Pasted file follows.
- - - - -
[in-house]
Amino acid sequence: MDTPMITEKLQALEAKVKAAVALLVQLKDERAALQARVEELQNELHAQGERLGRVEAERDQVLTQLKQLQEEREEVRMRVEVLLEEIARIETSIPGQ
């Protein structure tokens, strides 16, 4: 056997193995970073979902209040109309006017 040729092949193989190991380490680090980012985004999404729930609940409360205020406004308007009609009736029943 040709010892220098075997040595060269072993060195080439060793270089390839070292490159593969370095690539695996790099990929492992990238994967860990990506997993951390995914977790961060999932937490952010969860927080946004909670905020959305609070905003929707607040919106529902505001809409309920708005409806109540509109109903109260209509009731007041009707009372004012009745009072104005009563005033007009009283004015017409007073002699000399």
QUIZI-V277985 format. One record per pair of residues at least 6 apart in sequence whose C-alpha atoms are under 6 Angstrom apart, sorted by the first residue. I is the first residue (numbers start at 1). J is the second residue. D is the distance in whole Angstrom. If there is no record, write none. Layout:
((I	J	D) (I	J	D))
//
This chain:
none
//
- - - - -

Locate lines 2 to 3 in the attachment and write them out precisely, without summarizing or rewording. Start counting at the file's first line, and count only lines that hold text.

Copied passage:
Amino acid sequence: MDTPMITEKLQALEAKVKAAVALLVQLKDERAALQARVEELQNELHAQGERLGRVEAERDQVLTQLKQLQEEREEVRMRVEVLLEEIARIETSIPGQ
């Protein structure tokens, strides 16, 4: 056997193995970073979902209040109309006017 040729092949193989190991380490680090980012985004999404729930609940409360205020406004308007009609009736029943 040709010892220098075997040595060269072993060195080439060793270089390839070292490159593969370095690539695996790099990929492992990238994967860990990506997993951390995914977790961060999932937490952010969860927080946004909670905020959305609070905003929707607040919106529902505001809409309920708005409806109540509109109903109260209509009731007041009707009372004012009745009072104005009563005033007009009283004015017409007073002699000399």